2. Crodol said on April 30, 2011 at 10:06 am

    bastik, thanks for the explanation. Only now I understand the purpose of this extension.

  3. bastik said on April 30, 2011 at 10:02 am

    The same trick is done by websites which offer free software, but require personal information and send you a bill after you downloaded some free stuff because they claim you agreed to an pay subscription.

    When you visit such a site from Google (or Bing) there’s no sign of any service that would cost you money, but when you visit the site directly the information about the costs is displayed.

    The trick behind is that you search some free software through Google, enter your private data and if you get the bill you most likely visit the site directly. Then you may be afraid that you overlooked it and pay the bill.

    Great article. There are other addons to control referers, of course this one is very easy to set-up.

  4. SFdude said on April 30, 2011 at 12:58 am

    Hi Martin,

    thanks for another good FF ext!

    I do have a simple, (maybe silly) question:

    – why would a malicious website you land in,
    wish to try to attack you,
    ONLY if you are “refered” by Google, Bing or Yahoo?.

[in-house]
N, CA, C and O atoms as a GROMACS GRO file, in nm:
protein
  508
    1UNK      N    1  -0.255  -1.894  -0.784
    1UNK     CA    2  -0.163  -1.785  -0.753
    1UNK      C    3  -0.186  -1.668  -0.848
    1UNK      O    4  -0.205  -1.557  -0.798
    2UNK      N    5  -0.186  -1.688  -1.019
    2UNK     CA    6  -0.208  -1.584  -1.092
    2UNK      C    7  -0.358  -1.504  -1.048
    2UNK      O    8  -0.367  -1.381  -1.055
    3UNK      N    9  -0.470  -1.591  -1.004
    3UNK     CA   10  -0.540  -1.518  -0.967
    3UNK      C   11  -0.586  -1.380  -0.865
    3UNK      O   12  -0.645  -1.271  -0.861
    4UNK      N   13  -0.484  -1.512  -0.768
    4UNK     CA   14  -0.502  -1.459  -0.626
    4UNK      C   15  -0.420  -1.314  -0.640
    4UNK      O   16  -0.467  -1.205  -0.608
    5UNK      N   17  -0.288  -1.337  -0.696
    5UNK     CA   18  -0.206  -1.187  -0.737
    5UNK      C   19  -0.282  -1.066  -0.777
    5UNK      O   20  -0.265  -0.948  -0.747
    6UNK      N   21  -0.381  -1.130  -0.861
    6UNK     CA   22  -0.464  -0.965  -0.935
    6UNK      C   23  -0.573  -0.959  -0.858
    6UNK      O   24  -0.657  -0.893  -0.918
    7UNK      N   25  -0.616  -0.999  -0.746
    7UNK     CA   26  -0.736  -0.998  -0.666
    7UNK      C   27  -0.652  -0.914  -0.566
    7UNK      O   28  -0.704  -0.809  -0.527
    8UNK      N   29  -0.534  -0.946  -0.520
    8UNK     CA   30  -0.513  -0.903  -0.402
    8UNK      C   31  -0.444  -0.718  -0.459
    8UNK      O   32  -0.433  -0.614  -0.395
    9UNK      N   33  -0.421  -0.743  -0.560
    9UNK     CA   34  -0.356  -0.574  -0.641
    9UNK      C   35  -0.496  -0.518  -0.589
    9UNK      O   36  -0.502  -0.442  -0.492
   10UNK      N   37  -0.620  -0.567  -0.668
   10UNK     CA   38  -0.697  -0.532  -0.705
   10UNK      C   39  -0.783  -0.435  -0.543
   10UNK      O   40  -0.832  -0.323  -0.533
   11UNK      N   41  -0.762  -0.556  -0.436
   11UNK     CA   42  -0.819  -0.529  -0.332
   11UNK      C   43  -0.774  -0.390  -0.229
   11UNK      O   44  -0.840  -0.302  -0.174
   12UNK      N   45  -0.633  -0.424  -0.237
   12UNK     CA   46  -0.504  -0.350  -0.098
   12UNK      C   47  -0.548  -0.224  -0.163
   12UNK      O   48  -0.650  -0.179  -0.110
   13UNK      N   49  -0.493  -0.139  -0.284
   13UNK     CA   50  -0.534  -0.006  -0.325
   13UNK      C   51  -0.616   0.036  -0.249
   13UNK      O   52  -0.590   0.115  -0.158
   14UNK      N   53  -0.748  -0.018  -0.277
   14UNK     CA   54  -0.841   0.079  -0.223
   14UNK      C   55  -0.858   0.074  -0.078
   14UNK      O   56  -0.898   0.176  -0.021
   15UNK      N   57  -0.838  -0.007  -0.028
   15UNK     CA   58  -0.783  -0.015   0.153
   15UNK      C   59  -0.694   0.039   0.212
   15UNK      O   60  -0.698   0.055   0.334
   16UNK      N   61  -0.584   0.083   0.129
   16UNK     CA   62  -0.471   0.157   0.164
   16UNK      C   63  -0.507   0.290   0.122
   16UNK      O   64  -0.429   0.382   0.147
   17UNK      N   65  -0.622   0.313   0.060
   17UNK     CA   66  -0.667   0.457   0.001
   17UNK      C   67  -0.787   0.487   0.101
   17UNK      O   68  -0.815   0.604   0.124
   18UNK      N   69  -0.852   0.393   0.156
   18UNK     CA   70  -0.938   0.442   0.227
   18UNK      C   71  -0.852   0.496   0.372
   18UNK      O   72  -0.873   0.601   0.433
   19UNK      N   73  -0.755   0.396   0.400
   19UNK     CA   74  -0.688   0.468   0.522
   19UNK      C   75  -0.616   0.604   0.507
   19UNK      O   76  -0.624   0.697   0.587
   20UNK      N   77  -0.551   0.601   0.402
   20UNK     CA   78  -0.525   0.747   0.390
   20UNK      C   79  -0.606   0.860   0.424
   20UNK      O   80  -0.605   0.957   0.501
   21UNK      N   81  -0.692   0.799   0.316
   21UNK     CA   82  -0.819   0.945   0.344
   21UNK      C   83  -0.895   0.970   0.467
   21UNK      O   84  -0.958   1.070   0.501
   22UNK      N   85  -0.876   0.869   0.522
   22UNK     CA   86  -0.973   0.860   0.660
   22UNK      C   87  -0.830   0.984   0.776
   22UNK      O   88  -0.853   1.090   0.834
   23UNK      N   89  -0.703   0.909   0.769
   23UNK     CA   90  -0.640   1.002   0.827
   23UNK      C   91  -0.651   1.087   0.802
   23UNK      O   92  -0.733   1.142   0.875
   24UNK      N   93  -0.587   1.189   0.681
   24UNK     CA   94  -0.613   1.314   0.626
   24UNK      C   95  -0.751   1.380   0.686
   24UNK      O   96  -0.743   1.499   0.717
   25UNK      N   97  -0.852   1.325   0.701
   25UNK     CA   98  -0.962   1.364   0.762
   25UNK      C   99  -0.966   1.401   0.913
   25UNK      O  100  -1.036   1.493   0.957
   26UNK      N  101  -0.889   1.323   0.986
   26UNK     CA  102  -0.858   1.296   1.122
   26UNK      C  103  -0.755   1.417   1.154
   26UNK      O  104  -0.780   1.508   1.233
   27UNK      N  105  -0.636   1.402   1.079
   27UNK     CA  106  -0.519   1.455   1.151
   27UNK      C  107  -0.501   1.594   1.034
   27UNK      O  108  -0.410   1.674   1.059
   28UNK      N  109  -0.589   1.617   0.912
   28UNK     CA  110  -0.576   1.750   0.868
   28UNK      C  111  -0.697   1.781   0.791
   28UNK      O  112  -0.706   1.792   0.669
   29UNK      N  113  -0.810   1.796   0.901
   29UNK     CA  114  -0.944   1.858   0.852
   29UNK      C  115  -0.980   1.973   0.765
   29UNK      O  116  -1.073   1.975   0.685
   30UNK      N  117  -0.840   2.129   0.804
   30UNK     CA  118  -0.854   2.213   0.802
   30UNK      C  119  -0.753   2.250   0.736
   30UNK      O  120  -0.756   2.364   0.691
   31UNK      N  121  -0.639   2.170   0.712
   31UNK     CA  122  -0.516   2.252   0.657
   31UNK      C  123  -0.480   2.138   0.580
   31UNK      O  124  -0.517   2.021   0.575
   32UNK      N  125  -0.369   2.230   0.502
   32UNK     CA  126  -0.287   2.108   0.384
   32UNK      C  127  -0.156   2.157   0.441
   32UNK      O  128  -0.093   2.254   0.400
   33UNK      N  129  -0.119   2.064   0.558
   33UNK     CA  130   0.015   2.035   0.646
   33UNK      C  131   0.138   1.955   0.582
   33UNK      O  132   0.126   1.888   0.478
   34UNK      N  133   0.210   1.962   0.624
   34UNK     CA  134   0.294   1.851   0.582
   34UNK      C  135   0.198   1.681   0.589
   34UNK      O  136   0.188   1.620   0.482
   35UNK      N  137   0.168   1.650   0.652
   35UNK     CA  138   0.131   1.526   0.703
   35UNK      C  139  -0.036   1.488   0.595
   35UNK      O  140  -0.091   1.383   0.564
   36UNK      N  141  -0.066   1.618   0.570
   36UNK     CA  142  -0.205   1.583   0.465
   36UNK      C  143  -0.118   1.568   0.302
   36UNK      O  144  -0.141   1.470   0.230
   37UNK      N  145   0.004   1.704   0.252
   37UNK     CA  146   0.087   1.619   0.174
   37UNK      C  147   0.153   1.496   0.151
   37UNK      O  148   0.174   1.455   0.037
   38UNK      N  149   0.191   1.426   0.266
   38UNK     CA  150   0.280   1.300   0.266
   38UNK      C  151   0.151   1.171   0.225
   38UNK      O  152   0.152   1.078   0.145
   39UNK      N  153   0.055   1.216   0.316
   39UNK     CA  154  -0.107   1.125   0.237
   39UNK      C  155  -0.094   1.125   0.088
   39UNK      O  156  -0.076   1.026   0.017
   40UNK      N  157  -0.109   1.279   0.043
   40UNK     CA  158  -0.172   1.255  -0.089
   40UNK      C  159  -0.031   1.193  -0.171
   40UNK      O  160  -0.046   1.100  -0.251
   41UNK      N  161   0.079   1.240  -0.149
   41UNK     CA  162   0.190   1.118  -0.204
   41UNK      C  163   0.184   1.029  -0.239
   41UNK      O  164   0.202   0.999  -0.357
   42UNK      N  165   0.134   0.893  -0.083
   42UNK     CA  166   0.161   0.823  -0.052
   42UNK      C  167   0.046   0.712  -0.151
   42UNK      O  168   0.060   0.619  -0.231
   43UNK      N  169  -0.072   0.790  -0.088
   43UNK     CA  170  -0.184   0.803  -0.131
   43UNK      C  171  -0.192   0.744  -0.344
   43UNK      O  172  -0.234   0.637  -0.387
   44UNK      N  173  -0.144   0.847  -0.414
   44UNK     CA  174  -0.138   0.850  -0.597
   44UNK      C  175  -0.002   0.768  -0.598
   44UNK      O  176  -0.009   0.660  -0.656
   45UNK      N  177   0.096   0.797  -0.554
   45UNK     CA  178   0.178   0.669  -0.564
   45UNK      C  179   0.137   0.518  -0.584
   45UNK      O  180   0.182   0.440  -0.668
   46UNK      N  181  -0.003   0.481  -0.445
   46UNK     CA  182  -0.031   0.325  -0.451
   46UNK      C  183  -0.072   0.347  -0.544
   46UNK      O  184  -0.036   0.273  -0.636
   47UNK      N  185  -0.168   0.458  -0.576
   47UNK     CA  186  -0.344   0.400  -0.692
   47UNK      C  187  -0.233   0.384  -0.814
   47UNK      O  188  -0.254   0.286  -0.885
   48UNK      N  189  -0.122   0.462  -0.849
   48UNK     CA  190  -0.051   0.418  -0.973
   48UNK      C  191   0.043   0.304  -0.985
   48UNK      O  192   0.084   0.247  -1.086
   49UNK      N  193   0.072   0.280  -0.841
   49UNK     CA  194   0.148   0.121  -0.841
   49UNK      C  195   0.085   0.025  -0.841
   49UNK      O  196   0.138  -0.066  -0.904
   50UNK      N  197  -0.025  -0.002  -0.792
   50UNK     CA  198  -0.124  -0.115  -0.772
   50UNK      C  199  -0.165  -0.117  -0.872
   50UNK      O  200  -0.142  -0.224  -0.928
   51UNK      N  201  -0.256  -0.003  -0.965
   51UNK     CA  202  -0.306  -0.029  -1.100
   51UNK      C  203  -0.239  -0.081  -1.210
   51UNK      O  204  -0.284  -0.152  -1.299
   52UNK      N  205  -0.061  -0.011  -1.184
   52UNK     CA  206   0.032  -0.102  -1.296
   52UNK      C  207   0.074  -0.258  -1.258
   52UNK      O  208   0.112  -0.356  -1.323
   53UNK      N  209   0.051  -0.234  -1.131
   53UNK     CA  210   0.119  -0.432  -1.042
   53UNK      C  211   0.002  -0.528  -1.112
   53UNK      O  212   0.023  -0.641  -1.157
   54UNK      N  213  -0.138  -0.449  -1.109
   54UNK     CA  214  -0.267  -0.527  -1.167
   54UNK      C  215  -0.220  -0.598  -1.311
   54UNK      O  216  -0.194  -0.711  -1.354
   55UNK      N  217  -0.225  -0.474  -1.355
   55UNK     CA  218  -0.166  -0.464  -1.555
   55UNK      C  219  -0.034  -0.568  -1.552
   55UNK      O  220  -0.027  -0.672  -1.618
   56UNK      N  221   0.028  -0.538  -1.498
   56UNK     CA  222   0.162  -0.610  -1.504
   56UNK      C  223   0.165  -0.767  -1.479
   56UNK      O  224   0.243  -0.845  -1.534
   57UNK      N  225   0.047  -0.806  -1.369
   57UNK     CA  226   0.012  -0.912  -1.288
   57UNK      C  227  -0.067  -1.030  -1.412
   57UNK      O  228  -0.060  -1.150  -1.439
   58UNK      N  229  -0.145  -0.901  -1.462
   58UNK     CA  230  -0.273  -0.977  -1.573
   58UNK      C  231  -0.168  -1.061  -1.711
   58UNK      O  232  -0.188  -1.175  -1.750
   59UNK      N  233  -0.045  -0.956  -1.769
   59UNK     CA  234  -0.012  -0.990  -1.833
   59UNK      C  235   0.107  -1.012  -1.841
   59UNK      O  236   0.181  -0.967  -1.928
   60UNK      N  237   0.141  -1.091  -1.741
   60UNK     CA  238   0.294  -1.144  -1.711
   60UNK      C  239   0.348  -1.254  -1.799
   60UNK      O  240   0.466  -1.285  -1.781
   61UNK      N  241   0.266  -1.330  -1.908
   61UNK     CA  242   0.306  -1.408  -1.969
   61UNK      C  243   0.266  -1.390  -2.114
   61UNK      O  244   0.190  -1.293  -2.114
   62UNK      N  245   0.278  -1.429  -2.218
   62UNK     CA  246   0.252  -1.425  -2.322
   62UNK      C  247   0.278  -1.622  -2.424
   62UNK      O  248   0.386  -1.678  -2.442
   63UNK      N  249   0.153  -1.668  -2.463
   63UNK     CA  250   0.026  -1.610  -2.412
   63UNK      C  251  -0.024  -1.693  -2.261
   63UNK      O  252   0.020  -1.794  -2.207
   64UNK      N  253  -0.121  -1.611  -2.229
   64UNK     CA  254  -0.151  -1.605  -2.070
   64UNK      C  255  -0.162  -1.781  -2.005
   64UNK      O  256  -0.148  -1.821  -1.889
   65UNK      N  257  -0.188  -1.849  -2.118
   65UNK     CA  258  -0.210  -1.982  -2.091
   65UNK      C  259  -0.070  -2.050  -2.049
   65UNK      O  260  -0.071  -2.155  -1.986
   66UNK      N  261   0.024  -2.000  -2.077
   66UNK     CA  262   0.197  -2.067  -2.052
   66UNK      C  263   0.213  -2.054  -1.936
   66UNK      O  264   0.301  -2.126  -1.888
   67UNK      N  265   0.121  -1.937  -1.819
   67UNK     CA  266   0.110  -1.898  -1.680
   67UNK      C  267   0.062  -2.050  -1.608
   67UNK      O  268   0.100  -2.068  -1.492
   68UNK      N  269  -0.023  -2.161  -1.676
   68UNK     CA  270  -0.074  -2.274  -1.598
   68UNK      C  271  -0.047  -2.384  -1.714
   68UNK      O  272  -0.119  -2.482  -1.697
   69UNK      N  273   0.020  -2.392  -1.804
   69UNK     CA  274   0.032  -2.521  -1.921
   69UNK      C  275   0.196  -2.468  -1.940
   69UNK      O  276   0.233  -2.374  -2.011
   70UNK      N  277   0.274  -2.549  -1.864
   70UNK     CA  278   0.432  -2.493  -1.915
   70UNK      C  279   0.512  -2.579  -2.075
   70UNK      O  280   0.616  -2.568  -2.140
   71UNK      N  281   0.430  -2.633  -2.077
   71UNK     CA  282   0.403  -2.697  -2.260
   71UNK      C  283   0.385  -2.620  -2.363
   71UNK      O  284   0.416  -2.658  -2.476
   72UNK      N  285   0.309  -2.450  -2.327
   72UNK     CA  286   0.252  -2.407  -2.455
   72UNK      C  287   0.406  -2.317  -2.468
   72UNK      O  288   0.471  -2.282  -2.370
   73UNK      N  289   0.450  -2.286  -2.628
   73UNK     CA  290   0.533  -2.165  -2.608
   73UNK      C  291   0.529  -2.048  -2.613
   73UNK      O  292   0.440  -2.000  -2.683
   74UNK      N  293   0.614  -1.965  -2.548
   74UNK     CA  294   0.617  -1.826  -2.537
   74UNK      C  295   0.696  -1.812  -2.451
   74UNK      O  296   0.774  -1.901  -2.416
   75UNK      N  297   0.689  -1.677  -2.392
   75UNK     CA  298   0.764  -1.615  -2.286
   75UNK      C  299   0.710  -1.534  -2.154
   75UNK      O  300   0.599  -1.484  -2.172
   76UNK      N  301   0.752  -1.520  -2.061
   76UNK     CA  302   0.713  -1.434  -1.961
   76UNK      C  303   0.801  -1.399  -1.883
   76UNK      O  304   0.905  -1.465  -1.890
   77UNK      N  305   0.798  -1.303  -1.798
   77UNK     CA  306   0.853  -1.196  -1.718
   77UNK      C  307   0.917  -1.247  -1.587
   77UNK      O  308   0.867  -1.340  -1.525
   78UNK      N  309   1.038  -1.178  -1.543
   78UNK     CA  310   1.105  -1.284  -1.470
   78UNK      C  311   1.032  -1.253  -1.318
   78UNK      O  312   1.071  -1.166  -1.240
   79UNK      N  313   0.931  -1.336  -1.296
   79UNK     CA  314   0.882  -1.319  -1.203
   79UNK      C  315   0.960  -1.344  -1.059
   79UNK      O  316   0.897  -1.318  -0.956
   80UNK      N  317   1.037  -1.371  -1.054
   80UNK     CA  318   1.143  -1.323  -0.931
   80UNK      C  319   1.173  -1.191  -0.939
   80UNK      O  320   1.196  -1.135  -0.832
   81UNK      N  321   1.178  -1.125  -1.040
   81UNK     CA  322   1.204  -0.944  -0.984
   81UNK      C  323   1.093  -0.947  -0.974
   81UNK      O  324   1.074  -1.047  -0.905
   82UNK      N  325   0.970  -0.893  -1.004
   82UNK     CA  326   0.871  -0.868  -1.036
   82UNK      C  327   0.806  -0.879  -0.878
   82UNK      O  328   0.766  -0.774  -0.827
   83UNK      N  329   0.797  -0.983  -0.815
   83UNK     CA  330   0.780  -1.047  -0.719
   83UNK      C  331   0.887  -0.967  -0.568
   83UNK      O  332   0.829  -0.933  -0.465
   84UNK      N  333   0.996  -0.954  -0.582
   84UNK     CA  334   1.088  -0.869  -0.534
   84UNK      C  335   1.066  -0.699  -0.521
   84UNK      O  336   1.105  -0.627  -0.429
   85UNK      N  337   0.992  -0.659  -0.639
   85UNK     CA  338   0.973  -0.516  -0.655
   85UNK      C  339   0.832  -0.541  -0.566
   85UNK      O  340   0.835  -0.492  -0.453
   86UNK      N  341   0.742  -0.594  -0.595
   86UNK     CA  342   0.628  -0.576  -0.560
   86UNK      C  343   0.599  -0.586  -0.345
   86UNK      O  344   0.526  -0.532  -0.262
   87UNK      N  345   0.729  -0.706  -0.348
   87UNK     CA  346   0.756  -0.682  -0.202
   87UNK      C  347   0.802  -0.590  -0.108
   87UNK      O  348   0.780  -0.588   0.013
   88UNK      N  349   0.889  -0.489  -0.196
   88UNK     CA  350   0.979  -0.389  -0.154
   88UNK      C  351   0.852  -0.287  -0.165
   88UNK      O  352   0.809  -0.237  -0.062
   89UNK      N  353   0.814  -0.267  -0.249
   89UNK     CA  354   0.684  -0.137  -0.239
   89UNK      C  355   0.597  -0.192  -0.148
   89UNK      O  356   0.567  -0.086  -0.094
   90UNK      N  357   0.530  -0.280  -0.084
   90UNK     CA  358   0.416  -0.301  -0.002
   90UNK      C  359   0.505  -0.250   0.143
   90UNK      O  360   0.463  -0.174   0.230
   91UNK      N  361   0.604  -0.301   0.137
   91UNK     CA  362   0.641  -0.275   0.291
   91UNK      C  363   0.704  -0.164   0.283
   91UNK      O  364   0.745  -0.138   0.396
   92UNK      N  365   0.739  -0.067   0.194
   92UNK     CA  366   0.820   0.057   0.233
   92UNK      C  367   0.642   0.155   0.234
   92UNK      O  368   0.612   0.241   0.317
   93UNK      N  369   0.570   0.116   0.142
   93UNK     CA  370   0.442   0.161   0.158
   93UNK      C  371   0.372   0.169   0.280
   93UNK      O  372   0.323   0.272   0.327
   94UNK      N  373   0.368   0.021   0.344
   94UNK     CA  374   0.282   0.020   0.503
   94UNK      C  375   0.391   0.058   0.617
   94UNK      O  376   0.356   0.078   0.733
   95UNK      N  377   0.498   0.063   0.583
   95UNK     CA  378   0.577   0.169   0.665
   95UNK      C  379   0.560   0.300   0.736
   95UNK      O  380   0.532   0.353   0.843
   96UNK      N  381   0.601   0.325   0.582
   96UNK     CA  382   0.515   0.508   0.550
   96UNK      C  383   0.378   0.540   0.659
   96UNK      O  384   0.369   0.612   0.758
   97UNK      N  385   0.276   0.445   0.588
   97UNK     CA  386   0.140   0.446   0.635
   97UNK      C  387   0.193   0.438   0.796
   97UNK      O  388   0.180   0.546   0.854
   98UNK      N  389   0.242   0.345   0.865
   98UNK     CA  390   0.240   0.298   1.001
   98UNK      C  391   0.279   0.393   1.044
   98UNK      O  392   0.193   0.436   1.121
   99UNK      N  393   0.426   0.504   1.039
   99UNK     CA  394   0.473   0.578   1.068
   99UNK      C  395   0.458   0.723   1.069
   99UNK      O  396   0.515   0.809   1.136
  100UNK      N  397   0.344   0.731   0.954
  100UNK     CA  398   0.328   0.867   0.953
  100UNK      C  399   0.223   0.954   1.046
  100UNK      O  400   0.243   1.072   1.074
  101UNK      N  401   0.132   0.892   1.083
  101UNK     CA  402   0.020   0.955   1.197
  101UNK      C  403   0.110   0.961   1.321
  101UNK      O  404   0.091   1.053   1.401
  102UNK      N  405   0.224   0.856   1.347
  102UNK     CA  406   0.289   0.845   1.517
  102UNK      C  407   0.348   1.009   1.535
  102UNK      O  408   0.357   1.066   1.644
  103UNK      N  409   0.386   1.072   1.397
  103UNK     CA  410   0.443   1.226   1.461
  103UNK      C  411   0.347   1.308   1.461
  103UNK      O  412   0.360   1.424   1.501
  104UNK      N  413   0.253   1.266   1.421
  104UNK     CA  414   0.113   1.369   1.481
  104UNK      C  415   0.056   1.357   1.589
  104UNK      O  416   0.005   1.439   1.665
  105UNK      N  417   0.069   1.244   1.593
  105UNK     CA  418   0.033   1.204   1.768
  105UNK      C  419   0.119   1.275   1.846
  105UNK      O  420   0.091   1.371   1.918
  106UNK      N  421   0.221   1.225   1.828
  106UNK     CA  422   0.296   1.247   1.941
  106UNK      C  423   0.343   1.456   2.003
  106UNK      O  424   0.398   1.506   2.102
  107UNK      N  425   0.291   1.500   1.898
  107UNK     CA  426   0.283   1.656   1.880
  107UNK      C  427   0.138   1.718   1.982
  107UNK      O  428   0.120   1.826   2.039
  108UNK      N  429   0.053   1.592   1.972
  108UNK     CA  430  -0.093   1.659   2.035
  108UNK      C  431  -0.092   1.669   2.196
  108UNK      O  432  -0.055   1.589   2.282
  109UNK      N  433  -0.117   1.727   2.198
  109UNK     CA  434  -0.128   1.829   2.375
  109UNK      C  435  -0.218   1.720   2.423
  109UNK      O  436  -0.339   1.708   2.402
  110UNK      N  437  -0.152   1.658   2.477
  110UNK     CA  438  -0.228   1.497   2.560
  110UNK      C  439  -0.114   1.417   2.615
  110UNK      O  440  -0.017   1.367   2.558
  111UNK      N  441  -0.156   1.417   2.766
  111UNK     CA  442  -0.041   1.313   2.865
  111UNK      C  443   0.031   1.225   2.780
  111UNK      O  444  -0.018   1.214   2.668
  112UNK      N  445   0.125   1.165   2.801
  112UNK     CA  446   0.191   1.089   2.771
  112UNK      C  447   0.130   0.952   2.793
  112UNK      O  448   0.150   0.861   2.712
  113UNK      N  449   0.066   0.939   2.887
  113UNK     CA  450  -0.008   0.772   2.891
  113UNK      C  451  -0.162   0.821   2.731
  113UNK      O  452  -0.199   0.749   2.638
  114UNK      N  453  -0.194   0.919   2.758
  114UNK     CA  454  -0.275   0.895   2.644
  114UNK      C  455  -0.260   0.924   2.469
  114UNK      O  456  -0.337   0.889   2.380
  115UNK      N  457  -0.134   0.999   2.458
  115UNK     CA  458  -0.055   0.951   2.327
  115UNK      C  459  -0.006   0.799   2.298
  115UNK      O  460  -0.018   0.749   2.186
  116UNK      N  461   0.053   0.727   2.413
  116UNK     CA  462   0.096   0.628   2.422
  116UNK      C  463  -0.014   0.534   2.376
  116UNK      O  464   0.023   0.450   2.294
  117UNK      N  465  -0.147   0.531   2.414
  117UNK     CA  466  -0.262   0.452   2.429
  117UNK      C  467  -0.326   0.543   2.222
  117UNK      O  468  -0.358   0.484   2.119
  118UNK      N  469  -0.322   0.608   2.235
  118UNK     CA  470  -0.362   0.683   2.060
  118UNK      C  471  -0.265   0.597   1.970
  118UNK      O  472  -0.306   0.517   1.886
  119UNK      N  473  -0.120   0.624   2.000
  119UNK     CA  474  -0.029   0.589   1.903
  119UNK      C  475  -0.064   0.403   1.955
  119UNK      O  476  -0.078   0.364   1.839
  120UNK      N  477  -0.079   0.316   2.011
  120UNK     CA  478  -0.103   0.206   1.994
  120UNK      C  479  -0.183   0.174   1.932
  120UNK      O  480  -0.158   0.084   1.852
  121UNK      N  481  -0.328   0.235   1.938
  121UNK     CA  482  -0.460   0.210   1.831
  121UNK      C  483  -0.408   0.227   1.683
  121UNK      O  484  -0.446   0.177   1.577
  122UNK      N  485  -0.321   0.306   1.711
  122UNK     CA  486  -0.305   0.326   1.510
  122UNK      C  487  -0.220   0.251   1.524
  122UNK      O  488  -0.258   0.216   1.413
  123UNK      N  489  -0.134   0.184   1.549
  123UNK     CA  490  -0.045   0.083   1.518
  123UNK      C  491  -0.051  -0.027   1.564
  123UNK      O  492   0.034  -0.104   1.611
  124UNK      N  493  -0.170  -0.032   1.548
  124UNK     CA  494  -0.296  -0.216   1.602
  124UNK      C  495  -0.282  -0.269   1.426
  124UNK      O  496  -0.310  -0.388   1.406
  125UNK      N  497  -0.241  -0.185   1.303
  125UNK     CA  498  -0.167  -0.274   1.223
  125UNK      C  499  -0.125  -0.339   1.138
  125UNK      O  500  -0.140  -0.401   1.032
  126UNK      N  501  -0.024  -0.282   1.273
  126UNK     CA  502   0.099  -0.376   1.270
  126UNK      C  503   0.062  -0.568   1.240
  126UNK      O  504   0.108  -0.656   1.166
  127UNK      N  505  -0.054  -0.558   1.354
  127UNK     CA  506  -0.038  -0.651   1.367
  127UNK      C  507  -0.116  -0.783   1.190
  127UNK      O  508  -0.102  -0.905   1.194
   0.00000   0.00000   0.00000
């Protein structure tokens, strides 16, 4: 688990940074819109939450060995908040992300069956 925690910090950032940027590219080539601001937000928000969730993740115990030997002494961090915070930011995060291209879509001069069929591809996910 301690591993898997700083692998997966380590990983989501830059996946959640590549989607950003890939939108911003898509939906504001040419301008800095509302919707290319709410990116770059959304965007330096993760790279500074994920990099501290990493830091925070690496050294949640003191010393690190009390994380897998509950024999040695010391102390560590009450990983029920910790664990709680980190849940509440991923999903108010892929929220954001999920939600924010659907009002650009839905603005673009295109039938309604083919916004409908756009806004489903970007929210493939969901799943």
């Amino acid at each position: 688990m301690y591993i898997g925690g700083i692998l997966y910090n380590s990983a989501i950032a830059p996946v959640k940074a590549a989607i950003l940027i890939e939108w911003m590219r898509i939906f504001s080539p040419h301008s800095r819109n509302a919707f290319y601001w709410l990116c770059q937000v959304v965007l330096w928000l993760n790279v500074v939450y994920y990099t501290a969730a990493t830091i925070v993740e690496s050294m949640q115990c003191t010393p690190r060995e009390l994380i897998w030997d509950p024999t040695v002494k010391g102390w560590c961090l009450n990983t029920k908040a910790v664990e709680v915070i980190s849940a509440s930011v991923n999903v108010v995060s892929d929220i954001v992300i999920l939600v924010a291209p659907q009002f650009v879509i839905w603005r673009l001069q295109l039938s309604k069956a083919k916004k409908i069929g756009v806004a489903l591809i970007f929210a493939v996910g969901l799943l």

Suppose I _click on a link_ in “”
    or “”.
    I’ll then land on the malicious website.
    Will this bad site not try to attack,
    even if I ** didn’t ** come from Google?

    After all, the objective of a bad site is to attack you,
    no matter where are you are coming from….right?


    1. bastik said on April 30, 2011 at 10:13 am

      One reason might be “hacked” websites.

      When you set-up a domain to attack someone I agree that you most likely attack everyone who hits the page where ever he comes form. (although some try to filter IP ranges from antimalware vendors)

      When you manage to break into a website (which is popular) it’s most likely that people that belong to that domain will not visit their site through web search and therefor not discover the attack. Like I visit ghacks directly and would not notice anything if there would be a problem.

  5. Paul(us) said on April 29, 2011 at 11:29 pm

    Great find Martin, Thanks a mill. for this. I am constantly looking for upgrading main browser security, and naturally also the rest of main computer. And i think this is a worth-will extension to main outer security measures, despite the small delay at startup
    On a outer note i wish that the developer is upgrading the Firefox add-on url-security0.10, to a newer version compatible with Firefox 4.0.1. Do you maybe know or this is happening in the near future, or do you maybe know an alternative for this add-on?

  6. jasray said on April 29, 2011 at 10:40 pm

    Would something like Buffer Zone work as well and perhaps more so?

    1. Martin Brinkmann said on April 29, 2011 at 11:01 pm

      That’s something like a sandboxed environment right? Sure, it protects you but you need to make sure you do not enter personal information or stuff like that.